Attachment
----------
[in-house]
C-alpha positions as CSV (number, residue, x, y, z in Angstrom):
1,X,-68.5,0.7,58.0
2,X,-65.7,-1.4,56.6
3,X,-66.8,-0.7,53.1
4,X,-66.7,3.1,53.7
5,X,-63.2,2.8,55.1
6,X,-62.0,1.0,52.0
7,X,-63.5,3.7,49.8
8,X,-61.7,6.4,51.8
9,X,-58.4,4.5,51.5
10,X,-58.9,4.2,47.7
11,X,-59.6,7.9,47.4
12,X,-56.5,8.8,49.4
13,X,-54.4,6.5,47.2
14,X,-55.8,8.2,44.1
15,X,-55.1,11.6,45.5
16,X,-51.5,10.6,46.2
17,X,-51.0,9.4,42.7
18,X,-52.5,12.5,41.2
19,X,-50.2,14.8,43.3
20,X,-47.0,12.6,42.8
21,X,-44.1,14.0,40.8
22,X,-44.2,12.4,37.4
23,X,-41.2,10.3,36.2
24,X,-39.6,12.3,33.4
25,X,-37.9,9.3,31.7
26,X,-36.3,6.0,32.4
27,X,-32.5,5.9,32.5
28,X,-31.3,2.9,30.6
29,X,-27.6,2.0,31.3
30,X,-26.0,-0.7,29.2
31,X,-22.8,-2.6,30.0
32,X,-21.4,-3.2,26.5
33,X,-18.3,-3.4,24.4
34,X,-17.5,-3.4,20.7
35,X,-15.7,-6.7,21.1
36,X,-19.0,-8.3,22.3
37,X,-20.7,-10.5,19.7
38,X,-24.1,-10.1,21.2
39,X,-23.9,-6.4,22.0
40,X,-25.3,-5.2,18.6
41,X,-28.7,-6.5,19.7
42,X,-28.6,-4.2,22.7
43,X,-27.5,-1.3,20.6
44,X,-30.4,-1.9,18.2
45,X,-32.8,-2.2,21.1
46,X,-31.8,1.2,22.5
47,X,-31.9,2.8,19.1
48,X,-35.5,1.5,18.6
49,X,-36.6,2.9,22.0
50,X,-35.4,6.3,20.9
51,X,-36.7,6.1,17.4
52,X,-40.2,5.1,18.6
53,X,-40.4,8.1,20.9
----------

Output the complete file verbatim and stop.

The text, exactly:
[in-house]
C-alpha positions as CSV (number, residue, x, y, z in Angstrom):
1,X,-68.5,0.7,58.0
2,X,-65.7,-1.4,56.6
3,X,-66.8,-0.7,53.1
4,X,-66.7,3.1,53.7
5,X,-63.2,2.8,55.1
6,X,-62.0,1.0,52.0
7,X,-63.5,3.7,49.8
8,X,-61.7,6.4,51.8
9,X,-58.4,4.5,51.5
10,X,-58.9,4.2,47.7
11,X,-59.6,7.9,47.4
12,X,-56.5,8.8,49.4
13,X,-54.4,6.5,47.2
14,X,-55.8,8.2,44.1
15,X,-55.1,11.6,45.5
16,X,-51.5,10.6,46.2
17,X,-51.0,9.4,42.7
18,X,-52.5,12.5,41.2
19,X,-50.2,14.8,43.3
20,X,-47.0,12.6,42.8
21,X,-44.1,14.0,40.8
22,X,-44.2,12.4,37.4
23,X,-41.2,10.3,36.2
24,X,-39.6,12.3,33.4
25,X,-37.9,9.3,31.7
26,X,-36.3,6.0,32.4
27,X,-32.5,5.9,32.5
28,X,-31.3,2.9,30.6
29,X,-27.6,2.0,31.3
30,X,-26.0,-0.7,29.2
31,X,-22.8,-2.6,30.0
32,X,-21.4,-3.2,26.5
33,X,-18.3,-3.4,24.4
34,X,-17.5,-3.4,20.7
35,X,-15.7,-6.7,21.1
36,X,-19.0,-8.3,22.3
37,X,-20.7,-10.5,19.7
38,X,-24.1,-10.1,21.2
39,X,-23.9,-6.4,22.0
40,X,-25.3,-5.2,18.6
41,X,-28.7,-6.5,19.7
42,X,-28.6,-4.2,22.7
43,X,-27.5,-1.3,20.6
44,X,-30.4,-1.9,18.2
45,X,-32.8,-2.2,21.1
46,X,-31.8,1.2,22.5
47,X,-31.9,2.8,19.1
48,X,-35.5,1.5,18.6
49,X,-36.6,2.9,22.0
50,X,-35.4,6.3,20.9
51,X,-36.7,6.1,17.4
52,X,-40.2,5.1,18.6
53,X,-40.4,8.1,20.9